A passenger arriving at Ben Gurion Airport was found to have dozens of valuable, prohibited parrots hidden in his suitcase, the Israel Nature and Parks Authority said Thursday in a joint statement with tax authorities.
It was the third time in the past month that officials have foiled attempts to smuggle animals into the country.
The 28 rosella parrots, worth about 10,000 euros, were discovered on Wednesday in the luggage of a 22-year-old Israeli man who arrived on a flight from Belgium.
Tax inspectors asked to look at the suspect’s belongings as he passed through the passenger arrival area after claiming his baggage.
Inspectors discovered the birds, which are not permitted to be brought into Israel. It is illegal to sell or be in possession of rosellas due to concerns about their ecological impact.
Tax authorities immediately summoned INPA officials who questioned the suspect, a resident of the south of the country.
The brightly colored birds were handed over to the Veterinary Service, the statement said.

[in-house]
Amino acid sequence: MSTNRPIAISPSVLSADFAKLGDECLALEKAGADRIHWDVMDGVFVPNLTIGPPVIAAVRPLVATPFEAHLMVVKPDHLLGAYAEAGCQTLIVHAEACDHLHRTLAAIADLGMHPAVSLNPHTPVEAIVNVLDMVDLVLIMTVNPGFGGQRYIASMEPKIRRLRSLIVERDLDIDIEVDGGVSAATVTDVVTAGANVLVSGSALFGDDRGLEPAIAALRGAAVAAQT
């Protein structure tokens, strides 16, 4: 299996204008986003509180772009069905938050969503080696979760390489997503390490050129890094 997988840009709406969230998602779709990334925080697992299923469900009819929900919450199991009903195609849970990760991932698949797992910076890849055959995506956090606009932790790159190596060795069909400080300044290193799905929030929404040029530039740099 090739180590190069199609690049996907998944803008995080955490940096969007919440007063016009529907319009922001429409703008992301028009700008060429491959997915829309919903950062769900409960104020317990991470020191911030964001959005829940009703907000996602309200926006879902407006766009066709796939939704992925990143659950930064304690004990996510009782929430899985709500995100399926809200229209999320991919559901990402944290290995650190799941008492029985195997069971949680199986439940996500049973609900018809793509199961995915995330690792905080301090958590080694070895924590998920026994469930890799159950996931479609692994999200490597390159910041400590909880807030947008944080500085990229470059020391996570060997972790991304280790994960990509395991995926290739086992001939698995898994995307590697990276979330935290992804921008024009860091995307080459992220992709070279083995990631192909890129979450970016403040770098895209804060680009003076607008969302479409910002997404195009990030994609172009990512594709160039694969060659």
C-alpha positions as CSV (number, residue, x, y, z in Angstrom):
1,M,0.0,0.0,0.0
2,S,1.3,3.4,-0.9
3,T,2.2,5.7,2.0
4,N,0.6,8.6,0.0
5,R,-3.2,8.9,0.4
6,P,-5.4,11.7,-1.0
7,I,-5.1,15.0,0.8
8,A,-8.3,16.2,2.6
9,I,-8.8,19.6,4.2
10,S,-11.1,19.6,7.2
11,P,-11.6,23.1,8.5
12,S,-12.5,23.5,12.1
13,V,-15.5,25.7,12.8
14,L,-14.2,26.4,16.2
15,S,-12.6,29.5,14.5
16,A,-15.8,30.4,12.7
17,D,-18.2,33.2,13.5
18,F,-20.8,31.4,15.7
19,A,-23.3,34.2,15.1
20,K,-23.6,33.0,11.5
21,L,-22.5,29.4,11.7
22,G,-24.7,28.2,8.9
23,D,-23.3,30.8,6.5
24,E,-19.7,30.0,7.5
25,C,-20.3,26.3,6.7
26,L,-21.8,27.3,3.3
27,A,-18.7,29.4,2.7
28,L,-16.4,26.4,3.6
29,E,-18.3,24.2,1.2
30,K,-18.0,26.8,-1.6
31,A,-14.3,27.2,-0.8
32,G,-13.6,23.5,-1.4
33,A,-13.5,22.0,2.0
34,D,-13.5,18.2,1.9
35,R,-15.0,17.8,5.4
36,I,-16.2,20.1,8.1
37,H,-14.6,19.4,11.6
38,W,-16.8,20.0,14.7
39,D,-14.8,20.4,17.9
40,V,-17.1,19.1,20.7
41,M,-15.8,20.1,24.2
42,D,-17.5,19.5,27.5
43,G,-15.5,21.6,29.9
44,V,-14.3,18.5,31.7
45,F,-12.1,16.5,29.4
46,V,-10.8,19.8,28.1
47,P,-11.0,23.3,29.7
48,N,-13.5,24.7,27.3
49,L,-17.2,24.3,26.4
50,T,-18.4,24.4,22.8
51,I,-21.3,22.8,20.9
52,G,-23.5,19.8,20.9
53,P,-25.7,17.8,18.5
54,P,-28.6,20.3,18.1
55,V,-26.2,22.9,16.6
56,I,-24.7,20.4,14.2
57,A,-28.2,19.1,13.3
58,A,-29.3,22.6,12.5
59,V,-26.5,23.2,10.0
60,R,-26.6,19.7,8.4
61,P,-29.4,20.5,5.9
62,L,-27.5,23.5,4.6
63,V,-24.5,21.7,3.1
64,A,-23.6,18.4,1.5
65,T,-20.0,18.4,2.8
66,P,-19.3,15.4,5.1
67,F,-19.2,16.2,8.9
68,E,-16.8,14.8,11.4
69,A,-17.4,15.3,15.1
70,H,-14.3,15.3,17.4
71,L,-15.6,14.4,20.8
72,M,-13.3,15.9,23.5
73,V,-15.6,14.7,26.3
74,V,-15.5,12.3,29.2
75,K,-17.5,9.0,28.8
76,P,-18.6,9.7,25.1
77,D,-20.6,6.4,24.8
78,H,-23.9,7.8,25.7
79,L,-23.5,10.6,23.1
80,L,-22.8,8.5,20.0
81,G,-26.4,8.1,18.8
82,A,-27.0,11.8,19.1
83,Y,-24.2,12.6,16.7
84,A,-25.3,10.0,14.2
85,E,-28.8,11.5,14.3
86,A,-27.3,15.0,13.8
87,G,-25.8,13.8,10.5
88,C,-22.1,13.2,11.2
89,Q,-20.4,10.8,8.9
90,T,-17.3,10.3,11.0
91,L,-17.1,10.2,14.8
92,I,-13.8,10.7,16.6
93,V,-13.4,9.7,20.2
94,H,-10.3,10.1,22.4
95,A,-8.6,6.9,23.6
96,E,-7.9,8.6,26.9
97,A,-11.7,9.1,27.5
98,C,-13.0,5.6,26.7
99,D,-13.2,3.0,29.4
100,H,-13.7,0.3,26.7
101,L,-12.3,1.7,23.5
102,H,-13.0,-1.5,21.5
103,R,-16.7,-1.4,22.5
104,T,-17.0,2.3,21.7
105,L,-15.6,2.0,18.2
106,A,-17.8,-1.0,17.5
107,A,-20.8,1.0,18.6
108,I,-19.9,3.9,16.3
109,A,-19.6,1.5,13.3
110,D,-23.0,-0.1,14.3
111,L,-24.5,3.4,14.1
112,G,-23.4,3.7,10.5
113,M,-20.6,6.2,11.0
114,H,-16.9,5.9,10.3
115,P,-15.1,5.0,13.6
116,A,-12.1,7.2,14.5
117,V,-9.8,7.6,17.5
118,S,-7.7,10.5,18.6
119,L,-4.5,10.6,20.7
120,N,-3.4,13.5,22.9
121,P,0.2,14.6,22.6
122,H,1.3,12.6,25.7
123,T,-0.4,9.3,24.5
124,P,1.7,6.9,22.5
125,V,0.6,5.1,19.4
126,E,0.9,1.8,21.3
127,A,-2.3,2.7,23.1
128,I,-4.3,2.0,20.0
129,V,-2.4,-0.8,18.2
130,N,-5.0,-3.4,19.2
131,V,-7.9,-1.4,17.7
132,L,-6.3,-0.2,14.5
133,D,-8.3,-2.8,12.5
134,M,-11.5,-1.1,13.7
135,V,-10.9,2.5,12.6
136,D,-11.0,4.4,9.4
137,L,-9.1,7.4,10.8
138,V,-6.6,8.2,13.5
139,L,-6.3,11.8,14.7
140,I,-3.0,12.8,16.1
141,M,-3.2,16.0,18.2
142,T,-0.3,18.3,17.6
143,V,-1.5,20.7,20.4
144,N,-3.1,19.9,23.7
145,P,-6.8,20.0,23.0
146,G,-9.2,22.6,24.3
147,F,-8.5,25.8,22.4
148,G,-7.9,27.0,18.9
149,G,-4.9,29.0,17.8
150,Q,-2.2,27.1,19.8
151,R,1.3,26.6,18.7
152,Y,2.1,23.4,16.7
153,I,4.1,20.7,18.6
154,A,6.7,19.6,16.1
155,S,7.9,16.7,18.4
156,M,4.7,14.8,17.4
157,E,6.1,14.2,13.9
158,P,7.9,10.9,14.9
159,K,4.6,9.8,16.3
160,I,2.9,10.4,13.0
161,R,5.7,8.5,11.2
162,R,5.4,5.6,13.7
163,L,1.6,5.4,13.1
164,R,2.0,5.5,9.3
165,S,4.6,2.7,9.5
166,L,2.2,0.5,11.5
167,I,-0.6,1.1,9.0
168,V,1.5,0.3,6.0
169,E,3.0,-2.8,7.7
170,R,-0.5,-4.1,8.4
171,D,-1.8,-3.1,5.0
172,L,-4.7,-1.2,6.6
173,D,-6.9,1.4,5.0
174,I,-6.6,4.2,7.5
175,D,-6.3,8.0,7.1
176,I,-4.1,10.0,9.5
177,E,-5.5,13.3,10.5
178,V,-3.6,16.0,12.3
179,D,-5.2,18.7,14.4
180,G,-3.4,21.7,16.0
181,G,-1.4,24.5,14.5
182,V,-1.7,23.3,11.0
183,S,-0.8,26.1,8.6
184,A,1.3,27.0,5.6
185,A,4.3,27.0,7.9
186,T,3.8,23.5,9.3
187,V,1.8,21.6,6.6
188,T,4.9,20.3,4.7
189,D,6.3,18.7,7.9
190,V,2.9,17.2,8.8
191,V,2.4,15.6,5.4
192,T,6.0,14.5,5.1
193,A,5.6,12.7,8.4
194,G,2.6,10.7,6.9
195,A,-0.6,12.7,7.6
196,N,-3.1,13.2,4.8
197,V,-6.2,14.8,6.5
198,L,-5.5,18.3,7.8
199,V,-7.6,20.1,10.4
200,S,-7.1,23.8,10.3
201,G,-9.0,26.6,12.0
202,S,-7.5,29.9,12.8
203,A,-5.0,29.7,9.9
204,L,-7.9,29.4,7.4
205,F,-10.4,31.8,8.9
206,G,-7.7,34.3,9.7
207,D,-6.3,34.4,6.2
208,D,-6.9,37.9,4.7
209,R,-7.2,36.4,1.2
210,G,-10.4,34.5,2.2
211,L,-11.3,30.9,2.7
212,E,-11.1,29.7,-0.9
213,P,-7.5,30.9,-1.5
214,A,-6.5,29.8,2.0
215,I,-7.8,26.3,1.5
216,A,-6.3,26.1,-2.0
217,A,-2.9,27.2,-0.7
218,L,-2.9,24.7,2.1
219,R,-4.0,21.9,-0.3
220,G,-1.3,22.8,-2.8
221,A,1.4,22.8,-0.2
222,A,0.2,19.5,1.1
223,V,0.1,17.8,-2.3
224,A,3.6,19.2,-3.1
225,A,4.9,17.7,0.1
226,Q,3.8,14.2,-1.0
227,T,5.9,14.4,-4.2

Rosellas are native to Australia and feed on seeds and fruit. They can compete with local species for food and tree cavities where they build nests.
A study published in 2019 estimated there are about 10,000 ring-necked parakeets and monk parakeets, non-native birds, living in the wild in Israel. The birds were originally brought in as pets and then either escaped or were released by their owners.
Earlier this month a combined sting operation by the Border Police, customs and the Israel Nature and Parks Authority netted an Israeli trying to smuggle 21 protected reptiles into Israel. The reptiles were found in the suspect’s luggage as he was exiting the baggage reclaim area.
In late May, a woman was caught at Ben Gurion Airport trying to smuggle dozens of snakes and other reptiles into the country, including a dangerous anaconda, one of the largest species of constricting snakes in the world.